Livestock & Meat Commission celebrates 30 years of QA scheme
Ian Stevenson, chief executive, LMC.
This year marks the 30th anniversary of the inception of the Northern Ireland Beef and Lamb Farm Quality Assurance Scheme (NIBL FQAS); a “gold standard” guarantee of high standards, according to Livestock and Meat Commission for Northern Ireland (LMC) Chief Executive Ian Stevenson.
“Northern Ireland was to the fore in developing a beef and lamb quality assurance scheme, one which met the needs of farmers, processers, retailers and consumers in equal measure from the get-go,” he said. “Our Farm Quality Assurance Scheme provides a quality mark that underpins a multiplicity of retail and food service brands in the UK, Europe and beyond.
“The scheme has played a key role in allowing our red meat processers to engage in some of the world’s most lucrative markets for beef and lamb.
“Today, NIBL FQAS works closely with partner schemes in Great Britain to support the Red Tractor scheme and deliver our quality beef and lamb to consumers across the UK. But it should also be remembered that the scheme was also the means by beef from Northern Ireland was promoted under the Greenfields brand for sale in supermarkets throughout the Benelux region in the early 1990s.”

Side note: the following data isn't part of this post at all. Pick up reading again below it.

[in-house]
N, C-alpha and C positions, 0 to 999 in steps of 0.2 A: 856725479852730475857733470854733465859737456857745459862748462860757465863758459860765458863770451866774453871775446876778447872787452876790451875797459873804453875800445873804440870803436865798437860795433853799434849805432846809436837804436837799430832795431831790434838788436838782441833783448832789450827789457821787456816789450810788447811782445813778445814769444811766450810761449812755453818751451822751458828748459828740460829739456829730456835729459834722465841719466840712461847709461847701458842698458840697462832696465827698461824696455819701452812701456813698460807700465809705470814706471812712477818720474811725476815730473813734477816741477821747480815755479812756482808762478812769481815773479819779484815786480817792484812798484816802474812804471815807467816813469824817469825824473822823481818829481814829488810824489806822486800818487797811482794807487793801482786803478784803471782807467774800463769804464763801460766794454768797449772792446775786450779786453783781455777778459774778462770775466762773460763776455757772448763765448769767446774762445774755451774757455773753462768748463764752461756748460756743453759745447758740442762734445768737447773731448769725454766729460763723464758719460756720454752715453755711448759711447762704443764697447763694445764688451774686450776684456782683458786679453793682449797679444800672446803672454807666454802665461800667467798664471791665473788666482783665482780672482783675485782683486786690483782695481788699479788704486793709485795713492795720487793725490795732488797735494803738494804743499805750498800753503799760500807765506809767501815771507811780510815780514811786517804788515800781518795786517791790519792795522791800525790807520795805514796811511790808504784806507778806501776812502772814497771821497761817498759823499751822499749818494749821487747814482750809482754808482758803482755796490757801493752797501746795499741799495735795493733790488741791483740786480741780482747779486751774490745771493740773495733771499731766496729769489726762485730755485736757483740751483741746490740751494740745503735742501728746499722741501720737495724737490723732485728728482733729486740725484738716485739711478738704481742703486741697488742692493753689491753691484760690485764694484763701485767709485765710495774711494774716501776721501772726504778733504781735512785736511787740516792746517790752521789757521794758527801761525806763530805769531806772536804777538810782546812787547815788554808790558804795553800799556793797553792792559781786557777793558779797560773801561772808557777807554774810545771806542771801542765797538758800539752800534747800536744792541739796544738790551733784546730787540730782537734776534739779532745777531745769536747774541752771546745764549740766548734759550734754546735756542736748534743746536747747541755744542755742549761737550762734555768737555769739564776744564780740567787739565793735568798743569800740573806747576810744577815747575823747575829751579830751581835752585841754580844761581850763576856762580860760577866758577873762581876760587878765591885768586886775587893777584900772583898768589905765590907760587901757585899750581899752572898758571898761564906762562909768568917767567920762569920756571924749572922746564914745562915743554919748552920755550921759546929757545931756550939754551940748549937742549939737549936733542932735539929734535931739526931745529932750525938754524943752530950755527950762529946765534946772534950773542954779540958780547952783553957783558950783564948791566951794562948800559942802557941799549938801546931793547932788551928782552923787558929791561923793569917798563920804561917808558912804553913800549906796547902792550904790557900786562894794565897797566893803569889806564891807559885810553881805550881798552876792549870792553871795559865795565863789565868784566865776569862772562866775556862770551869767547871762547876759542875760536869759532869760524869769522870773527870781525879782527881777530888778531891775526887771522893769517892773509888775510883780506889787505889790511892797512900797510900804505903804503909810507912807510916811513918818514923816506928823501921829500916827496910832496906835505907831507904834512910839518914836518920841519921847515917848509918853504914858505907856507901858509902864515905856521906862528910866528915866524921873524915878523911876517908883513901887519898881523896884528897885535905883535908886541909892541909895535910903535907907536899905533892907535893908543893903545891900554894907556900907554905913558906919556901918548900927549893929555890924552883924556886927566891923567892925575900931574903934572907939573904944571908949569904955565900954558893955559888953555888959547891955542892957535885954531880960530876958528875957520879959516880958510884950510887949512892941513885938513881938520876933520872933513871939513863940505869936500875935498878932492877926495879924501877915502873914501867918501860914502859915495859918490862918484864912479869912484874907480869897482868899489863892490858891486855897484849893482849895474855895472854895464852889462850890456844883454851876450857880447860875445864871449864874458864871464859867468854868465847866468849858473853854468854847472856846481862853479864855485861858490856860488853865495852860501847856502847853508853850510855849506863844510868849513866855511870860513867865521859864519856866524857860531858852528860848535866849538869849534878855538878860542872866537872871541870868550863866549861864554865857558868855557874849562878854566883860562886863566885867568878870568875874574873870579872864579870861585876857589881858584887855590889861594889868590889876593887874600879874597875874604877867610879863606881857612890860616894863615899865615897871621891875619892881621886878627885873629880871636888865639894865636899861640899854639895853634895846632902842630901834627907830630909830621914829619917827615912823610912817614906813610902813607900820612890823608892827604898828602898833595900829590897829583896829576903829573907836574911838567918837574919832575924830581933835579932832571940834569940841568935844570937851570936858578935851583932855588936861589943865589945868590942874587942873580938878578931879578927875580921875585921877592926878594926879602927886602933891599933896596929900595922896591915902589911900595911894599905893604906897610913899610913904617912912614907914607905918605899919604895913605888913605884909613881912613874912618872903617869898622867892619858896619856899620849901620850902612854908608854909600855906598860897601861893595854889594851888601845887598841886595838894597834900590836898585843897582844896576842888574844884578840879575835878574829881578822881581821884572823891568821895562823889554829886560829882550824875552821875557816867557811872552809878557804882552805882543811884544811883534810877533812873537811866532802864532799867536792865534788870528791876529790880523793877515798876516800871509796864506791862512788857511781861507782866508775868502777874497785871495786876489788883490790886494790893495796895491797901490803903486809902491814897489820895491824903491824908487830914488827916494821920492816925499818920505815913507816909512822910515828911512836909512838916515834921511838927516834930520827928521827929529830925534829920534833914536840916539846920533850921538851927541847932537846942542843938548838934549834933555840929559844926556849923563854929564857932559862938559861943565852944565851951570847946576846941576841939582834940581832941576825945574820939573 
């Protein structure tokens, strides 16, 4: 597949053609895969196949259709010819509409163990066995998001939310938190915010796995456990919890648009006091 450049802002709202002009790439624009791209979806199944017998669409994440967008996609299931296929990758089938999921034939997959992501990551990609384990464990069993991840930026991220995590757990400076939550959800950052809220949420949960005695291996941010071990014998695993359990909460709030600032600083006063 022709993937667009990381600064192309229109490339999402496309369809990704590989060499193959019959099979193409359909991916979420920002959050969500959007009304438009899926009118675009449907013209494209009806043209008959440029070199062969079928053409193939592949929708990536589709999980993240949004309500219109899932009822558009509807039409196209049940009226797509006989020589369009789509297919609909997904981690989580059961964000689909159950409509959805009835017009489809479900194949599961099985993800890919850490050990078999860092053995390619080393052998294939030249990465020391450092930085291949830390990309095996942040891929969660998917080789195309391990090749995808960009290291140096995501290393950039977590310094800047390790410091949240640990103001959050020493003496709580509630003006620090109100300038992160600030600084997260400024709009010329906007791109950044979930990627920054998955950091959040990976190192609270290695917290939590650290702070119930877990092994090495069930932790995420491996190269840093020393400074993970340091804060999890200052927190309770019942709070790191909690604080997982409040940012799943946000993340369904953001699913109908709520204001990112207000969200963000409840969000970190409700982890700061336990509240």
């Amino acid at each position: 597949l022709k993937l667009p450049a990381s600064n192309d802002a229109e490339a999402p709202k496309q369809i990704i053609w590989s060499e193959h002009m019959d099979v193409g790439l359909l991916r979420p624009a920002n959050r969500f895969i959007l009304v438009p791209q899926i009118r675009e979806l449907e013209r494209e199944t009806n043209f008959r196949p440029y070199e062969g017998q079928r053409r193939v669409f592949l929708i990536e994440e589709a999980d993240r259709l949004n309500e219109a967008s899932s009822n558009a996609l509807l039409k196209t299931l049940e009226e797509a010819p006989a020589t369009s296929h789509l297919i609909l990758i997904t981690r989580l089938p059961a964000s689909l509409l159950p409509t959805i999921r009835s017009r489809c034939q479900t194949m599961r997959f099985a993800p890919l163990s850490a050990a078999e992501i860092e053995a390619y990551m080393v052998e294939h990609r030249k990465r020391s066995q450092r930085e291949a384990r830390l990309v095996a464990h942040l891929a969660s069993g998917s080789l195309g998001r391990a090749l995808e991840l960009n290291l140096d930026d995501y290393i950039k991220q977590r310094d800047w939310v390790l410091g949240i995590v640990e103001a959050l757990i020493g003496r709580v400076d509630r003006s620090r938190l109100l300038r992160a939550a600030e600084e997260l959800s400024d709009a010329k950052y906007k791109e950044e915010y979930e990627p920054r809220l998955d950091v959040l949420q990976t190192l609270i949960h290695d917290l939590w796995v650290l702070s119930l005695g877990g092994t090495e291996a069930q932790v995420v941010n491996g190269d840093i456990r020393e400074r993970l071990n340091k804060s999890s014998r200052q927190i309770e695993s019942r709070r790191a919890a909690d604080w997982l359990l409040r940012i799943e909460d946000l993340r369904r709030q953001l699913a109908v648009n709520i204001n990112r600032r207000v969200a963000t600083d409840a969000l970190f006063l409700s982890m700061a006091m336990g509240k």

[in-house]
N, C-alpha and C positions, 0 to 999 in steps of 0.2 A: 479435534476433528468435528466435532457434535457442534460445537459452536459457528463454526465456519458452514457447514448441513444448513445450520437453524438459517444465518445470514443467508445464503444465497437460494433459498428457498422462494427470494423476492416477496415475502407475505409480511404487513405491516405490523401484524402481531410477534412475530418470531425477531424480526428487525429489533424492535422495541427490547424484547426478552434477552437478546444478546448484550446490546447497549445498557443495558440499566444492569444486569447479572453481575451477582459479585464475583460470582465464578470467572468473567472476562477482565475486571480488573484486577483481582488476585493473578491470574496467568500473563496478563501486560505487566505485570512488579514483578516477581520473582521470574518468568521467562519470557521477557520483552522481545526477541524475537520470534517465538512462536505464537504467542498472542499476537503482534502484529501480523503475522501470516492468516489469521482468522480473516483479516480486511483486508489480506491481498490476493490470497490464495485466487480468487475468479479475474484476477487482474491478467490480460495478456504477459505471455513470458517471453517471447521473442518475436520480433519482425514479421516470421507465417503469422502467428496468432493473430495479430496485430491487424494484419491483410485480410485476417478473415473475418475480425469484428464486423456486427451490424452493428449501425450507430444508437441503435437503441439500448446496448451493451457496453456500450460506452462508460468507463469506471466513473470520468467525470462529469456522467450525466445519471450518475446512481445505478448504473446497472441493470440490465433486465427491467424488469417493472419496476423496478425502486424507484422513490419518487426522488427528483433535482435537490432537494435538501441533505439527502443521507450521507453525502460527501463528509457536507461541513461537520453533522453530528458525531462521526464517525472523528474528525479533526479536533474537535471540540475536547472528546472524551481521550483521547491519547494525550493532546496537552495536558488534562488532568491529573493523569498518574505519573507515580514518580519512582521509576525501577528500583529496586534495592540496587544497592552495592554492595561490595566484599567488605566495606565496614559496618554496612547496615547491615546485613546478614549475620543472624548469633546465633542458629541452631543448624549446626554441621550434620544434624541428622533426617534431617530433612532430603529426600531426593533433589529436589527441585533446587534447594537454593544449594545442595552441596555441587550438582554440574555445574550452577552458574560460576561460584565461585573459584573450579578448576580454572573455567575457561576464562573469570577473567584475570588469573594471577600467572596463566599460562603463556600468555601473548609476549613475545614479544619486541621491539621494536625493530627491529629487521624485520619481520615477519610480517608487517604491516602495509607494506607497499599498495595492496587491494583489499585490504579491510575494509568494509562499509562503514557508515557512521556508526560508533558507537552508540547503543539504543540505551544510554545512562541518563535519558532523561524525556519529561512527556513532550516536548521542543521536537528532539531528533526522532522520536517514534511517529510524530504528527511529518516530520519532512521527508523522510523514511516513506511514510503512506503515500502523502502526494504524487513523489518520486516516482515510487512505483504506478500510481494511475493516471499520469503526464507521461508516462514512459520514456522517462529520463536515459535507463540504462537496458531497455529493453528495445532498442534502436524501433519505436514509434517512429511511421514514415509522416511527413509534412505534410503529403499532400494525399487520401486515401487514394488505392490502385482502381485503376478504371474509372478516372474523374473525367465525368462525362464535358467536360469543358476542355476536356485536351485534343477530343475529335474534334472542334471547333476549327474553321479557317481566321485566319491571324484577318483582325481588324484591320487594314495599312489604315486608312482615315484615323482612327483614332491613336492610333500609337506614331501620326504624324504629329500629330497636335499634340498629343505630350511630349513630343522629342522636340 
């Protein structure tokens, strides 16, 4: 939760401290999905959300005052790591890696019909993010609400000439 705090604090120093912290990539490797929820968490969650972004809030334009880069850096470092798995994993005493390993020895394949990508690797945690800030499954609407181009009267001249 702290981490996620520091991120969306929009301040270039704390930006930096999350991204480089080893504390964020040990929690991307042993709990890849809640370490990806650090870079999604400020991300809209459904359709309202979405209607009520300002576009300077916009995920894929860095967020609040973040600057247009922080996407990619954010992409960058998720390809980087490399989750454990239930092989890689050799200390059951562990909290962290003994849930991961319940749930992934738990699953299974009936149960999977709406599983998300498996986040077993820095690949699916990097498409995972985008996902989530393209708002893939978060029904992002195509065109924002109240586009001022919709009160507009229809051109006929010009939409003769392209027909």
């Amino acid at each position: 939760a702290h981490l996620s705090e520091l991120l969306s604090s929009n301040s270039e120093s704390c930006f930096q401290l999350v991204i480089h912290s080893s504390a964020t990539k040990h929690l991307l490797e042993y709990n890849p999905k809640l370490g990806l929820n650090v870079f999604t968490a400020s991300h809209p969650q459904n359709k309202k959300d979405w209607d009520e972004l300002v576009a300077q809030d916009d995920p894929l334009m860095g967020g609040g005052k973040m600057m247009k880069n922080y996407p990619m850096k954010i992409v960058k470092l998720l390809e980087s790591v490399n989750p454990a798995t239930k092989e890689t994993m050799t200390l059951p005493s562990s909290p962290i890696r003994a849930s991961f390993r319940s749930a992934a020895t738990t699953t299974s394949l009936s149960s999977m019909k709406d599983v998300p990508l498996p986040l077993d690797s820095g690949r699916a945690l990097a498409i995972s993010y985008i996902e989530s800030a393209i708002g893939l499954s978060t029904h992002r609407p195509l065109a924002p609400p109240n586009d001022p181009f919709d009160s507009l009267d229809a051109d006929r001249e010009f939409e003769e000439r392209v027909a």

Today 99% of the prime cattle slaughtered in Northern Ireland are farm quality assured: the figure for cows and bulls is in the region of 91%. For the 12-month period ending December 31st 2019, the scheme’s rolling membership totalled 12,126 farm businesses.
“Our Farm Quality Assurance Scheme is truly one of the best examples of supply chain partners working together to enhance the profile and promote the credentials of our world class beef and lamb industry,” said Stevenson. “In fact, it is one of, if not the longest running, assurance schemes of its type in the world.
“NIBL FQAS recognises farmers as being at the very heart of the food supply chain. Critically, it links primary producers with fully accredited farm supply companies, processers, retailers, caterers and consumers in a totally transparent manner.
“What’s more, its current structures are sufficiently robust and flexible to allow the red meat sector to respond to whatever production and market-related challenges that may come its way in the future.”
Colin Smith, LMC industry development manager, said: “The scheme has kept pace with the ever-changing market environment for beef and lamb. It has also reflected the need for livestock farmers to maximise the health standards enjoyed by their herds and flocks.
“For example, recent weeks have been marked by the introduction of mandatory training for farmers on the responsible use of antimicrobials. This reflects the growing need for the beef and lamb sectors to play their part in tackling the challenge of antimicrobial resistance head on.
“Another amendment to be introduced in the coming weeks has been the decision to suspend farm quality assurance status of herd owners that retain persistently infected BVD animals in their herds.”